Simonas Daukantas and Pranciškus Malevskis in the Lithuanian Metrica archives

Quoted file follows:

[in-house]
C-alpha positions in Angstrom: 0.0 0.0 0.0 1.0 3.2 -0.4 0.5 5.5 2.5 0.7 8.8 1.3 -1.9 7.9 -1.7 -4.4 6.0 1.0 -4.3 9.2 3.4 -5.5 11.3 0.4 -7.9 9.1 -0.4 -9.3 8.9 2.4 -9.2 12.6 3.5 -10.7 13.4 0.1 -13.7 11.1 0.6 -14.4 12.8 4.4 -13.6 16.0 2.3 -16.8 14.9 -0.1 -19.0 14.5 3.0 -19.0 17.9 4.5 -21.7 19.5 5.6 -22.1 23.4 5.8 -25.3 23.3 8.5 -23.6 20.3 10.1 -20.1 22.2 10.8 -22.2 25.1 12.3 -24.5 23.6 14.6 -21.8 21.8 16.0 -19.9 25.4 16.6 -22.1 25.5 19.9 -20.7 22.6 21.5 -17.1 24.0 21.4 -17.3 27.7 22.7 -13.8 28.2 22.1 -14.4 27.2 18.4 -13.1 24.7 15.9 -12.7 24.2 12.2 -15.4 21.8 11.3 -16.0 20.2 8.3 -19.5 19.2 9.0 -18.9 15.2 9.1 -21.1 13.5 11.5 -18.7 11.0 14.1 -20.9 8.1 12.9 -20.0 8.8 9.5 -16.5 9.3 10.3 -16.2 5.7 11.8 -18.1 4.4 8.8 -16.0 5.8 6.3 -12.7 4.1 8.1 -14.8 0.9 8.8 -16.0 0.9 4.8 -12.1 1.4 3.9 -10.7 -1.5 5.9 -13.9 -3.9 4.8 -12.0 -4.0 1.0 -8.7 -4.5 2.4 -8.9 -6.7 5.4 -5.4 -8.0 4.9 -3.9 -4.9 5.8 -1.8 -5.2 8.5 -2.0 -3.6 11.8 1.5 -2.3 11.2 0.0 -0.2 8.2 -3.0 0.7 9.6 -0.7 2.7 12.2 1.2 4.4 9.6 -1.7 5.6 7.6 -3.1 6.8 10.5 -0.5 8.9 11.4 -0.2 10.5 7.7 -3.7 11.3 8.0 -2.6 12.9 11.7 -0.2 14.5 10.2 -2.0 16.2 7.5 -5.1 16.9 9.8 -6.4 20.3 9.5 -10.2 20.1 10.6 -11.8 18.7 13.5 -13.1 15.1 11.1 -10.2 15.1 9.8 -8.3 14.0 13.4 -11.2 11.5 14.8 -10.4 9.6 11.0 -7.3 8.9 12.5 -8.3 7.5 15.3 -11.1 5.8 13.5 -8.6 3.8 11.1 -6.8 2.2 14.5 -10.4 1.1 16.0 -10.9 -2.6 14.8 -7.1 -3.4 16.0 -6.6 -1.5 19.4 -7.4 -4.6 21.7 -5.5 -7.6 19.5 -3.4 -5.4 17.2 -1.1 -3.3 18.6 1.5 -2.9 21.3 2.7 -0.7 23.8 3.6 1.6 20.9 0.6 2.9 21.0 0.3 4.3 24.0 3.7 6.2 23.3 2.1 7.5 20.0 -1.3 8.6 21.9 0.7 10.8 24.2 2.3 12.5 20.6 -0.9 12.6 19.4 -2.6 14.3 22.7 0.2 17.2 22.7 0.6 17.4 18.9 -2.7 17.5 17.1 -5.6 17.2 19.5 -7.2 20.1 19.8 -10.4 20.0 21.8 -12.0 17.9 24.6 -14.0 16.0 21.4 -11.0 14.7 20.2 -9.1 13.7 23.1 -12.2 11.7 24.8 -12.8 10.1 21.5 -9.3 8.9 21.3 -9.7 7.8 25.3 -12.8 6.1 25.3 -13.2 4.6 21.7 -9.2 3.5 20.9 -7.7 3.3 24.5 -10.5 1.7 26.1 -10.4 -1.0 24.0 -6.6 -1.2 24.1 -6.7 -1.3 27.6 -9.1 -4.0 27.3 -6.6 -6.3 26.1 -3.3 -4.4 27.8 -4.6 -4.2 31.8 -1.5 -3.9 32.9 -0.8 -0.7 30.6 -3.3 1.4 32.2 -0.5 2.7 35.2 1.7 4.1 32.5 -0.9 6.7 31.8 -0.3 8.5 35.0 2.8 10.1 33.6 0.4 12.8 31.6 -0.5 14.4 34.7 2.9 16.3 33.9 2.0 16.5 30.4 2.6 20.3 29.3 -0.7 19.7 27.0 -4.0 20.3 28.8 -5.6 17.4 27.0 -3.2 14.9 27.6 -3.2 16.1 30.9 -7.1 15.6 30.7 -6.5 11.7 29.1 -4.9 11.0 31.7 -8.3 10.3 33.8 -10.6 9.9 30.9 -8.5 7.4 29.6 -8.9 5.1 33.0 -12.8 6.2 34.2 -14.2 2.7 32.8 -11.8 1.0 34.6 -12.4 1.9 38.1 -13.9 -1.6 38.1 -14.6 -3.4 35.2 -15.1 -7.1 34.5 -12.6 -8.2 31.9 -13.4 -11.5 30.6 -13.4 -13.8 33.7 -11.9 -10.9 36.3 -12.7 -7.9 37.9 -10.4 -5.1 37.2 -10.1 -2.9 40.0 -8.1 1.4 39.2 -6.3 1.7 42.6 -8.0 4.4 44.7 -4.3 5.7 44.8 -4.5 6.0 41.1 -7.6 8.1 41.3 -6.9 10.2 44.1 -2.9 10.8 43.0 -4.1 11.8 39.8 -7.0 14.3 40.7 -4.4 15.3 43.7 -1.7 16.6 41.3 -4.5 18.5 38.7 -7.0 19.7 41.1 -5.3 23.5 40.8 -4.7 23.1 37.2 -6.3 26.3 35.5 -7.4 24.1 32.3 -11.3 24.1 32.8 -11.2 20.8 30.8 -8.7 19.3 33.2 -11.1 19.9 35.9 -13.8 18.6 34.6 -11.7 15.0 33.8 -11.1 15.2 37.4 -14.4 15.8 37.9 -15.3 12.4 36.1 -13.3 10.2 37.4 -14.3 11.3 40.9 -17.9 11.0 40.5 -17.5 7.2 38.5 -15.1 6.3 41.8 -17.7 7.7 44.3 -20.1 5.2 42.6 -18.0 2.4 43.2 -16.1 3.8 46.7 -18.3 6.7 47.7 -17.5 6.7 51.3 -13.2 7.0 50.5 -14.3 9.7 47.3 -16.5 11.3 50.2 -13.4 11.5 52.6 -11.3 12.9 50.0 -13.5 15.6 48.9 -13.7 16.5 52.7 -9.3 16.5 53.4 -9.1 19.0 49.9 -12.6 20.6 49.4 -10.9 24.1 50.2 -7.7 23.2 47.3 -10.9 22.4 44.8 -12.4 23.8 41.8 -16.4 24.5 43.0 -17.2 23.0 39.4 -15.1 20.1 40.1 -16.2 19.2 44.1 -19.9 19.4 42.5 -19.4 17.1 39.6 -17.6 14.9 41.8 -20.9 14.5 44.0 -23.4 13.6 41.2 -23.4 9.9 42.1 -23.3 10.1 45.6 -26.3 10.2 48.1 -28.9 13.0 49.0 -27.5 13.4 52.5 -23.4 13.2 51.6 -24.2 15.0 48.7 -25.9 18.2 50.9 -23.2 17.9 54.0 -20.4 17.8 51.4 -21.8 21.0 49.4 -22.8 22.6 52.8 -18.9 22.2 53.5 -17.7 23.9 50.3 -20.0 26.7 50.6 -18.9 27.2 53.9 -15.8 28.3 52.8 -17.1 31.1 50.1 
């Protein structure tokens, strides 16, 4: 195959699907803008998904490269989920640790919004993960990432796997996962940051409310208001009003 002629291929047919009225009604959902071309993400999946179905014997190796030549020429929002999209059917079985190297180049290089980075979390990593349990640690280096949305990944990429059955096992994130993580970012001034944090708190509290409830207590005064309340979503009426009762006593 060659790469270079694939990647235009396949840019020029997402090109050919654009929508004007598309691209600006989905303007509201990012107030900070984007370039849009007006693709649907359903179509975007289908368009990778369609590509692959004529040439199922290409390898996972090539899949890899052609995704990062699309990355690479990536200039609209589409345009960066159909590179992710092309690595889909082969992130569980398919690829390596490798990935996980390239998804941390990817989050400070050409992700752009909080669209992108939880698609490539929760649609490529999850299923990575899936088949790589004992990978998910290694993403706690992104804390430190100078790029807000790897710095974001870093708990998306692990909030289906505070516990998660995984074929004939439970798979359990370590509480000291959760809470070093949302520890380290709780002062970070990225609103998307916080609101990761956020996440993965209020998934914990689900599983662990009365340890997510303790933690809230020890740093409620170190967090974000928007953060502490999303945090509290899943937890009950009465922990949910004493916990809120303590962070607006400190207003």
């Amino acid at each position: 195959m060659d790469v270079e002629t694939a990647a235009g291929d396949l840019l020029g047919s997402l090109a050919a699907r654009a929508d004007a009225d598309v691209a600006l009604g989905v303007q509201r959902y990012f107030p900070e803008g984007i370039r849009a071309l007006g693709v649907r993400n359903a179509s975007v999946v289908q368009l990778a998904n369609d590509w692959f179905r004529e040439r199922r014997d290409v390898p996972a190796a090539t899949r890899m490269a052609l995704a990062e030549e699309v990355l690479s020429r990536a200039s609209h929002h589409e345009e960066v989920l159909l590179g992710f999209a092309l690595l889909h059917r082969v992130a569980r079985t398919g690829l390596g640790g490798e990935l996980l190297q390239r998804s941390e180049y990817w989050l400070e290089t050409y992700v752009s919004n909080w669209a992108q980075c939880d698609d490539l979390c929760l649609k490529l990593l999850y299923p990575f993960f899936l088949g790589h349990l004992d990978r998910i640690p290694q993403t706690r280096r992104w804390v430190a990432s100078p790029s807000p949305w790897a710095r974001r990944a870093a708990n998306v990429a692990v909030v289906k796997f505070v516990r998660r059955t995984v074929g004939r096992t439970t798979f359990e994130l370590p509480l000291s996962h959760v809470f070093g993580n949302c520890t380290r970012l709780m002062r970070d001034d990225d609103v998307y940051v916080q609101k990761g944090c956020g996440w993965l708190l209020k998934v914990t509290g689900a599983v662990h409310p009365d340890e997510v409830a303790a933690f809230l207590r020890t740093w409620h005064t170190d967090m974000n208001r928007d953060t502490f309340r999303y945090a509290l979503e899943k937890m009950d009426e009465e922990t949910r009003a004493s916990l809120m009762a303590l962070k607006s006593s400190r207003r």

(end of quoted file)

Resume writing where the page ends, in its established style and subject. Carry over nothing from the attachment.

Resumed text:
This article is devoted not to the biographies of Simonas Daukantas or Pranciškus Malevskis but to an exclusive moment that can be grasped only through the prism of the epoch. In an oppressed nation the epoch was always multifarious, sometimes encouraging resistance, sometimes counseling accommodation, so that a creative person had to lead a double life, one inner and one outer. With great effort Daukantas reached his goal: he found employment at the archives of the Lithuanian Metrica, containing the documents of the Grand Duchy of Lithuania. These archives were safeguarded in the Governing Senate. But Daukantas’s hands were tied there: Czarist laws prohibited the publication of these documents; and copies and excerpts from them were not collected in separate volumes. Today we can hold Daukantas to have been a writer, historian, philologist, publicist, and ethnologist, who during his 15 years in Saint Petersburg worked in all fields vital for the Lithuanian nation. So what led Daukantas to seek out Russia’s northern capital, in which due to its climate, foreign language, and “time of terror” public laws he never felt at home or needed? A search of archives in Lithuania, Saint Petersburg, and Moscow yielded new documents about the circumstances that could have aided Daukantas in obtaining a job in the Governing Senate, access to which was hardly possible without the help of influential acquaintances, especially after the insurrection of 1830-1831. This new investigation suggests that Daukantas benefitted from the assistance of Pranciškus Malevskis, a classmate at the Gymnasium and University of Vilnius.